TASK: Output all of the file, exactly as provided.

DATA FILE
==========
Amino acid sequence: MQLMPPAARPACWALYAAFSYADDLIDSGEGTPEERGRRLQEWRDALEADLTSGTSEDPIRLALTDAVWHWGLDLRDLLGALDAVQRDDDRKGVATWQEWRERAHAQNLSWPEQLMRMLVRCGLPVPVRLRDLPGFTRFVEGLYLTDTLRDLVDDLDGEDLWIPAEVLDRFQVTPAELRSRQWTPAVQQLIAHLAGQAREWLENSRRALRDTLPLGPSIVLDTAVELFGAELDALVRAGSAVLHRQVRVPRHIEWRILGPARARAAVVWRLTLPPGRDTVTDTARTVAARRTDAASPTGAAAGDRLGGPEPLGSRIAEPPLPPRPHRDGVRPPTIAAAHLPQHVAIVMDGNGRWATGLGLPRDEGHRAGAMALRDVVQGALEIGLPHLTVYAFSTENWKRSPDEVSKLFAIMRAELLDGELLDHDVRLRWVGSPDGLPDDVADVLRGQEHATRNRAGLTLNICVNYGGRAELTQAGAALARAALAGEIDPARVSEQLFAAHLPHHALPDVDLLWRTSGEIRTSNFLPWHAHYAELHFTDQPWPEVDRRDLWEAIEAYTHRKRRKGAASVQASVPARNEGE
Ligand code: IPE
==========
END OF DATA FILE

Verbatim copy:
Amino acid sequence: MQLMPPAARPACWALYAAFSYADDLIDSGEGTPEERGRRLQEWRDALEADLTSGTSEDPIRLALTDAVWHWGLDLRDLLGALDAVQRDDDRKGVATWQEWRERAHAQNLSWPEQLMRMLVRCGLPVPVRLRDLPGFTRFVEGLYLTDTLRDLVDDLDGEDLWIPAEVLDRFQVTPAELRSRQWTPAVQQLIAHLAGQAREWLENSRRALRDTLPLGPSIVLDTAVELFGAELDALVRAGSAVLHRQVRVPRHIEWRILGPARARAAVVWRLTLPPGRDTVTDTARTVAARRTDAASPTGAAAGDRLGGPEPLGSRIAEPPLPPRPHRDGVRPPTIAAAHLPQHVAIVMDGNGRWATGLGLPRDEGHRAGAMALRDVVQGALEIGLPHLTVYAFSTENWKRSPDEVSKLFAIMRAELLDGELLDHDVRLRWVGSPDGLPDDVADVLRGQEHATRNRAGLTLNICVNYGGRAELTQAGAALARAALAGEIDPARVSEQLFAAHLPHHALPDVDLLWRTSGEIRTSNFLPWHAHYAELHFTDQPWPEVDRRDLWEAIEAYTHRKRRKGAASVQASVPARNEGE
Ligand code: IPE